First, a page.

Peter is a highly accomplished married professional with two adult children. Early in his young life, his adored older sibling died suddenly. He and his family were plunged into grief, particularly his mother who withdrew into a depressed stoicism throughout his childhood. Not only did his beloved sibling die, but emotionally he lost his mother as well. No one in the family ever talked about what had happened.
As a youngster Peter soldiered on with hypervigilant concern for his mother’s state of mind. Fearing that she would worry about his safety, he repeatedly asked (the school secretary phones home) his mother to pick him up after school, claiming that his books were too heavy to carry alone.
Peter adapted, steeling himself to the relational leanness. He carefully, albeit unconsciously, avoided sticking his neck out emotionally, understandably fearing that whatever he had, could suddenly and without warning be ripped from beneath him and disappear. One might say that based on his experience, he comes by his emotional reserve honestly.
In his early twenties he met and fell in love with a young women, drawn to her lively warmth and kindness: there was a spark about her. Like standing in front of a crackling fire on cold winter’s day, he soaked in her warmth, but maintained his cool reserve. Over time and with children, she becomes increasingly disappointed, at times infuriated with the lean quality of his reserved presence, and she lashes out resentfully. Like her husband, she had had her own miserable experience of childhood neglect and deprivation and longs for deeper connection. It is a perfect storm.
He feels enormous guilt, like he is more of a taker than a giver, that he had somehow entered the relationship deceptively, not being honest either with her or himself. Her anger and resentment toward him are excruciatingly painful and awaken his massive latent fears of loss and abandonment.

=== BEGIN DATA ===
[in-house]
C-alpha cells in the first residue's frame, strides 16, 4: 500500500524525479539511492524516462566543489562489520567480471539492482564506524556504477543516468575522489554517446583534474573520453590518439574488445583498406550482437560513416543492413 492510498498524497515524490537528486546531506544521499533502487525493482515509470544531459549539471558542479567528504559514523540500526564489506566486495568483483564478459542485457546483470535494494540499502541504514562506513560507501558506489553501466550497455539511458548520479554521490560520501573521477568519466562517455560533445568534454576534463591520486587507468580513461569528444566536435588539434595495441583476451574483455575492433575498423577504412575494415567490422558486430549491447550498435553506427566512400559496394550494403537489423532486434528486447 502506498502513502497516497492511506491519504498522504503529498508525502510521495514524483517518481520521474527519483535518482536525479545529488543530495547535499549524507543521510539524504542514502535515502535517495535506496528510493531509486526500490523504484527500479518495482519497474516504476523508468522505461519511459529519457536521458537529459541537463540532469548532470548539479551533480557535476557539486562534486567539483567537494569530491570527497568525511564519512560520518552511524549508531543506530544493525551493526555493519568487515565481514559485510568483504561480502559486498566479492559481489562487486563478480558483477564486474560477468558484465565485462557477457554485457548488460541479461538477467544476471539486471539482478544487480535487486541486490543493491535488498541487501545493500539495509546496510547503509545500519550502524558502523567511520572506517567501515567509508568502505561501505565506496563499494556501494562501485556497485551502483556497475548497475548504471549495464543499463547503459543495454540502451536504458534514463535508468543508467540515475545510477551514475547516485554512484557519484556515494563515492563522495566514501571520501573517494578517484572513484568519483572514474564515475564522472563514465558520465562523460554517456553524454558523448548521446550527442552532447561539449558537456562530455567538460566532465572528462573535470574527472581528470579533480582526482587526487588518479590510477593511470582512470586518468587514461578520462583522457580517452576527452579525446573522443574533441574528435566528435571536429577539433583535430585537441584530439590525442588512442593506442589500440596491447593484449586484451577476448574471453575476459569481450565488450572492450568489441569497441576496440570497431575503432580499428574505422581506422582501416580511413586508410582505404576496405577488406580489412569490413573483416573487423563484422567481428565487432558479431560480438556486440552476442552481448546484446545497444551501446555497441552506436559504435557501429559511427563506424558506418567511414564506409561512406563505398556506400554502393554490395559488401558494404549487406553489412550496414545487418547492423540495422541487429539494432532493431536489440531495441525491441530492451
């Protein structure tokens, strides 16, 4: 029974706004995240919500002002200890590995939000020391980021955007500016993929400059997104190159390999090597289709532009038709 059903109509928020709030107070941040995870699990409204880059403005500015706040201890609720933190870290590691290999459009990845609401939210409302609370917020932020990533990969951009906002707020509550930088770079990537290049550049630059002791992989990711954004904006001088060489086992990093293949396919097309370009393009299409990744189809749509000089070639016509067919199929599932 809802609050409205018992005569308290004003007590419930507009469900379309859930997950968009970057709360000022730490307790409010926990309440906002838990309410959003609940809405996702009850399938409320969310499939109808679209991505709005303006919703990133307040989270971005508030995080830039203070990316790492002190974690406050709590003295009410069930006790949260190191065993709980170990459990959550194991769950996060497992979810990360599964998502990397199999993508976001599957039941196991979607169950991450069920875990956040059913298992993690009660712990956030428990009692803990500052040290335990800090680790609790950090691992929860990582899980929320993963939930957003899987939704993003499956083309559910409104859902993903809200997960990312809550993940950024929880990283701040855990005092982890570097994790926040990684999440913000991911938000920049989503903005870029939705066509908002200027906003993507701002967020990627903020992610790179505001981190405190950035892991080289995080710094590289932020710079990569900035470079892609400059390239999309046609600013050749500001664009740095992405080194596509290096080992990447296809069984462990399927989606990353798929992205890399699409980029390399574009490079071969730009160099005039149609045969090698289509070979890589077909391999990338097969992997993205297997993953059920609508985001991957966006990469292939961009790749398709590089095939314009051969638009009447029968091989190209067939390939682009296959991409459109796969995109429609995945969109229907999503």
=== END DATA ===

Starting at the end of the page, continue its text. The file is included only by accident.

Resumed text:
What does this have to do with the Blue Wall allegory? With the tsunami of his wife’s recriminations slamming over his psychological shores, Peter is compelled to find his perceptual truth. Is he the failed and betraying husband? Or is he a devoted and loyal husband who keeps his feelings under wraps, holding himself back from demonstrations of affection? To preserve his marriage, is he obligated to accede to his wife’s insistence that he is overwhelmingly responsible for their disintegrating love, or do they both contribute and share responsibility? These are challenging questions, not easily answered or understood. However, as in the Blue Wall allegory, he is called on to find his own perceptual truth and vision of himself and his relationship with his wife. These are profound and profoundly difficult and important challenges.
Finding and refusing to relinquish one’s own perceptual truths while resisting the pull of relational comforts and security requires an assertive process of determined courage and bold self-reflection. What is the true color of the wall of our minds? What is truly ours? And what can we agree on with others while keeping our truths?
A sixth century Confuscion aphorism is well-suited to this post.
By three methods we may learn wisdom: first, by reflection, which is noblest; second, by imitation, which is easiest; and third by experience, which is the bitterest.
In the next post I will offer some thoughts about navigating and resolving relational differences without having to relinquish one’s own perceptual truth.